Spiritual Practices of Interactions with Screens
I’m going to stop cupping my kindergartner’s face in my hands and telling her the reason she’s allowed no more screen time is that I want her “to have a beautiful mind.”
I’ve been seeking some simple principles to guide our family—and when I say family, I mean not only the kids but me too, the mama, who escapes into Facebook. Rules are too fun to find the loopholes to and arguments supported by cognitive development theories are primarily focused on children, not the adult mama fleeing her frustrations.
Here are two spiritual practices related to screens that are emerging for me.
Learning to See
There are many ways to see. In nature walks we muse on the gauzy wing of an insect and the rough feel of a pinecone. Books give us words we didn’t have before to describe our experiences. While our imagination is guided, we fill in the details—why though a series on Heidi keeps popping up in our Netflix queue, I ignore it because I want my girls to encounter the book first.
Learning to see is a continual practice of faith—recognizing God’s glory in creation, his image on other humans, and a reflection of his creative work in the projects they participate in.
Engaging with screens is a way of seeing. And as an educator with literacy training in her background, I’m not “anti-screens,” rather identifying them as another literacy technology along with pencils and books.
Although a screen with streaming video is passive interaction, I take pleasure in my four-year-old’s joy in the show Octonauts, a gentle Star Trek underwater. She is seeing teamwork. She, a natural leader, is seeing a female character who is second in command and her favorite for roleplay.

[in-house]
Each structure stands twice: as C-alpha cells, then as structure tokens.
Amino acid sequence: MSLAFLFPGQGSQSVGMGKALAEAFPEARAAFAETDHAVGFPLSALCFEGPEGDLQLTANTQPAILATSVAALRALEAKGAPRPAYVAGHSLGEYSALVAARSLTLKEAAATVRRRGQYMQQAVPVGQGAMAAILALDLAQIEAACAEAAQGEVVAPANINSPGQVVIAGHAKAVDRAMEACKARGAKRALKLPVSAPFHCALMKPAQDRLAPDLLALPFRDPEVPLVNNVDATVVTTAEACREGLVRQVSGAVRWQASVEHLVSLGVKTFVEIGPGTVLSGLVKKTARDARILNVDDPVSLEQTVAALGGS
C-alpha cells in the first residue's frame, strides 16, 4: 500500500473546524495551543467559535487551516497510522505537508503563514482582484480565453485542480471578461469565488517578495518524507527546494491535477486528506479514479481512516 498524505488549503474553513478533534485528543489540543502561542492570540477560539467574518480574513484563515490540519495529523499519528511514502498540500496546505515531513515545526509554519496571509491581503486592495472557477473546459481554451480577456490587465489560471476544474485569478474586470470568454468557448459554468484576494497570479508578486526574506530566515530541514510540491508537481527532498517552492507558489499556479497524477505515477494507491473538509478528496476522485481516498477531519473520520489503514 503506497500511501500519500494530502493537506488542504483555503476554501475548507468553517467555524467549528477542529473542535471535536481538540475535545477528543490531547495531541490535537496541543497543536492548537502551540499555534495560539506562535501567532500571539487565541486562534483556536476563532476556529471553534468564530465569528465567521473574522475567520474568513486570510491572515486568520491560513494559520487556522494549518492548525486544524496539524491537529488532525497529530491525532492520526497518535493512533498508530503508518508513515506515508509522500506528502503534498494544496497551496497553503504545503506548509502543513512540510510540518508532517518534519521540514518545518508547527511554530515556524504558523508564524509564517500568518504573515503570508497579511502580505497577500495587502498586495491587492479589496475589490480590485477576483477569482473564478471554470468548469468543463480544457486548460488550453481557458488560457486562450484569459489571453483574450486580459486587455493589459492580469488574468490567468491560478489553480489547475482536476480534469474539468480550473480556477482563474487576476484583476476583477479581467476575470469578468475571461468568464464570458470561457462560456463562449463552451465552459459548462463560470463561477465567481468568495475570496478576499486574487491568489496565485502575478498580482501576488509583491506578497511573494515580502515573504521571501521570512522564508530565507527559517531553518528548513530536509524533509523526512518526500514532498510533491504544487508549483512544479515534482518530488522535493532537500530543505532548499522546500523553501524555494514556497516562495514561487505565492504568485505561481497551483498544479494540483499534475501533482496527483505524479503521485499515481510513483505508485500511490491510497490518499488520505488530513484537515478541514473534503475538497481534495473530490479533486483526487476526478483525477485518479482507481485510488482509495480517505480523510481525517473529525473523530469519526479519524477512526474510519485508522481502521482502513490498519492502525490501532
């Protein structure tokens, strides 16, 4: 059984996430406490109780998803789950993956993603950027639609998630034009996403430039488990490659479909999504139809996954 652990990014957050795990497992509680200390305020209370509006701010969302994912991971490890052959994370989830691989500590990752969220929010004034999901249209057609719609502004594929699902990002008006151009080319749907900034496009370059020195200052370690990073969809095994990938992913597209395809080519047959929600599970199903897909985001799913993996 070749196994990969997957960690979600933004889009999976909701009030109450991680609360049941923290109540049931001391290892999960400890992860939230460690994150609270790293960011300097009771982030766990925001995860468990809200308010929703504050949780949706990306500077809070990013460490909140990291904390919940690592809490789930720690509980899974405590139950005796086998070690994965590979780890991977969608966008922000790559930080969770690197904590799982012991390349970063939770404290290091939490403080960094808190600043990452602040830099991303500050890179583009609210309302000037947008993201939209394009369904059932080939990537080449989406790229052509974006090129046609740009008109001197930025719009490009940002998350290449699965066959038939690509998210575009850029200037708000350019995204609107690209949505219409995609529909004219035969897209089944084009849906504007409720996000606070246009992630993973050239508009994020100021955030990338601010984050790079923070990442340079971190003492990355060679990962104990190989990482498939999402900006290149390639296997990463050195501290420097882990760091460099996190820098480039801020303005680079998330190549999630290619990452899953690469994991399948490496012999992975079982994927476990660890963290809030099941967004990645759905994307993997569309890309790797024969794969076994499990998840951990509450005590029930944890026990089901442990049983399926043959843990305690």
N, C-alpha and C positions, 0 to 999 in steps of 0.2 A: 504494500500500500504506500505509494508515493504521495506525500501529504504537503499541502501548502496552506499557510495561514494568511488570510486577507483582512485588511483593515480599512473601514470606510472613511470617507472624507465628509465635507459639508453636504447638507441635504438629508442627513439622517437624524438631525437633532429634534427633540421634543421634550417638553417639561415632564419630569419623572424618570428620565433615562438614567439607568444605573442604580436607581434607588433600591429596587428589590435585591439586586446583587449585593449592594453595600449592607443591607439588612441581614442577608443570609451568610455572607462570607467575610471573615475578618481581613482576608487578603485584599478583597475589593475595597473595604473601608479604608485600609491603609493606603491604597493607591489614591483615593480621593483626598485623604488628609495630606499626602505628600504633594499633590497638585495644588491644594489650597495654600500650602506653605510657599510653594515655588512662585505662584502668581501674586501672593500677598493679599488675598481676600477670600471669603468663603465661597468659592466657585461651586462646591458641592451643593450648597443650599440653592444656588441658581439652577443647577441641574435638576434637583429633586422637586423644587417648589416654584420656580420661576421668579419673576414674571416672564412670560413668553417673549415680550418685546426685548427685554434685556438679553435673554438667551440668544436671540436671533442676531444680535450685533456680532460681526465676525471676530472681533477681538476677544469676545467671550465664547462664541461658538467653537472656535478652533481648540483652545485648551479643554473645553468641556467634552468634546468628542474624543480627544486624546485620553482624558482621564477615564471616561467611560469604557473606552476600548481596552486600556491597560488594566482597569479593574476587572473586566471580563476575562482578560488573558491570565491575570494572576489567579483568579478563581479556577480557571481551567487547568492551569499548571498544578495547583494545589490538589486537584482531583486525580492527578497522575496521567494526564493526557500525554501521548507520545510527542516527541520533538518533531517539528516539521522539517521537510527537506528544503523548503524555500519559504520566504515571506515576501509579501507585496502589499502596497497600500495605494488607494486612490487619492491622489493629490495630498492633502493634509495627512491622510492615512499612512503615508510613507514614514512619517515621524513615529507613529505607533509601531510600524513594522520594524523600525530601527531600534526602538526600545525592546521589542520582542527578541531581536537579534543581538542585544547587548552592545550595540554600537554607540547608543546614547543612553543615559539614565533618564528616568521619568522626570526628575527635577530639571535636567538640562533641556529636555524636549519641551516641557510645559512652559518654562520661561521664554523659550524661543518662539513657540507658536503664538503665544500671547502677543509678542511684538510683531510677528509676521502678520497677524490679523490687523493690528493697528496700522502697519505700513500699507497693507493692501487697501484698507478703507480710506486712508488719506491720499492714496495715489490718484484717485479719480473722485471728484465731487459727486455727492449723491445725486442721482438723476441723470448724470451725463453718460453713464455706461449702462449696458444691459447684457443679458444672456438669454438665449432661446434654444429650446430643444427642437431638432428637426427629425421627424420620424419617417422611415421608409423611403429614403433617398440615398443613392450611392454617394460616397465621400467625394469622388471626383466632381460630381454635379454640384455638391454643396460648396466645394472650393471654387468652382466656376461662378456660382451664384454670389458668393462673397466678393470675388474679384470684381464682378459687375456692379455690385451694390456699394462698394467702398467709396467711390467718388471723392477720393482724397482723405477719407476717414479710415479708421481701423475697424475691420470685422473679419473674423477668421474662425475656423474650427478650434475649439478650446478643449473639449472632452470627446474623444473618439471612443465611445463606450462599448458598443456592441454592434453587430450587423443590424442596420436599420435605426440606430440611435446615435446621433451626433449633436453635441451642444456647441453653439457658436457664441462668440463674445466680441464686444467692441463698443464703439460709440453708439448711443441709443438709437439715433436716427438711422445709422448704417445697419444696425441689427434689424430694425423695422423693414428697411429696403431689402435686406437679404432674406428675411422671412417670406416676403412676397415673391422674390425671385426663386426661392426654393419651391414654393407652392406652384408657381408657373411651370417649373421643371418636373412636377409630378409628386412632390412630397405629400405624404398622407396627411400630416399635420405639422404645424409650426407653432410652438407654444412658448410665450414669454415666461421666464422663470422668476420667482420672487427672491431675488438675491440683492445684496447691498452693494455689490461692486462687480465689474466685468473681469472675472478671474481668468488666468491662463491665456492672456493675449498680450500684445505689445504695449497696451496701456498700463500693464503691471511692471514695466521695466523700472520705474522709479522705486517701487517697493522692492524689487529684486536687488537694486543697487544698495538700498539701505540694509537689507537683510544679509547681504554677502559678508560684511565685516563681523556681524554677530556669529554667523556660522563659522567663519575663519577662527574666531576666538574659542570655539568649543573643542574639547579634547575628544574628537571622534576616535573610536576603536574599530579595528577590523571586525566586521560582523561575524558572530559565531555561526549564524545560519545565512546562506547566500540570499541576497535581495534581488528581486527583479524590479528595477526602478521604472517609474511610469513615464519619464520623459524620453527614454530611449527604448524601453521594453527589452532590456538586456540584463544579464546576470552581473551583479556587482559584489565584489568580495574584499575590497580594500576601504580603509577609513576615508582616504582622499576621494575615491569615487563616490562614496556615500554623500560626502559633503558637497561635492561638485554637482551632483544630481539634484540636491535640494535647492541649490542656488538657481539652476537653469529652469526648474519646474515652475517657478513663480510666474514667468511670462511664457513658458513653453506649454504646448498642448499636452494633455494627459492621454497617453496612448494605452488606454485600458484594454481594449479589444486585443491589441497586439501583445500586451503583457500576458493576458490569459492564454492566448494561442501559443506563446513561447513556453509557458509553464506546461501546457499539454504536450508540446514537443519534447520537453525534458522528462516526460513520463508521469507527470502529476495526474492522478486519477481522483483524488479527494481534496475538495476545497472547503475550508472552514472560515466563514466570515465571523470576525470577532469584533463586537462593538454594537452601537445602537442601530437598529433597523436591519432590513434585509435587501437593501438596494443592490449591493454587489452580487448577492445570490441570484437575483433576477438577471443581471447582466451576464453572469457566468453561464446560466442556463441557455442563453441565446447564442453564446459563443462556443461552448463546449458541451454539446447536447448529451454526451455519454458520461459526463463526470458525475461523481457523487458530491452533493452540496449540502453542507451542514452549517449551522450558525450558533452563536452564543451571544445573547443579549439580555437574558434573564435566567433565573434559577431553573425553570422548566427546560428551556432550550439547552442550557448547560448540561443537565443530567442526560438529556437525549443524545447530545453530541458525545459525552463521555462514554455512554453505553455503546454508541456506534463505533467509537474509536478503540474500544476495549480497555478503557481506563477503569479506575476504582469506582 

And yet, she’s also my child for whom I have to be intentional in leading her to delight in the ordinary, to not expect to be entertained. We learn to see together in purposeful ways as we pull back from our screens.
Learning to Be
In a canoe last weekend, I found myself self-conscious on a church retreat as my husband and I attempted haplessly to move our oars in agreement. Friends with a camera snapped photos that were posted on Facebook. Graciously, if they did capture our inadvertent ramming of another boater, they didn’t send those pictures into cyberspace.
The philosopher James K. A. Smith bemoans teenagers’ interaction with social media in his book Imagining the Kingdom. Teenagers go home not to find rest from the “self-consciousness” of their life stage but to partake in incessant “self-display” online. Smith fears immobilization—how do you have the freedom to try out something new, to make a fool of yourself, if you know that someone nearby could be taking video to laugh at you with the world thirty seconds later?
In the future, my children will need to withdraw regularly from social media, as I need to. To halt, as Smith notes, letting an app train my mind in a new social imaginary where, I, the seeming center of a space, am praying within myself to myself: “Make me laugh. Make me cry. Let me know that I’m not the only one who feels like this.”
The narrow confines of social media connects me virtually with friends, but also, when I am misdirecting my inner hunger, influences me to lose my sense of true being. But when I am forced to sit with emptiness, as Gerald May says in Addicted to Grace, I enter God’s “spaciousness.” It is this space, where I will know: In God we “live and move and have our being” (Acts 17:28).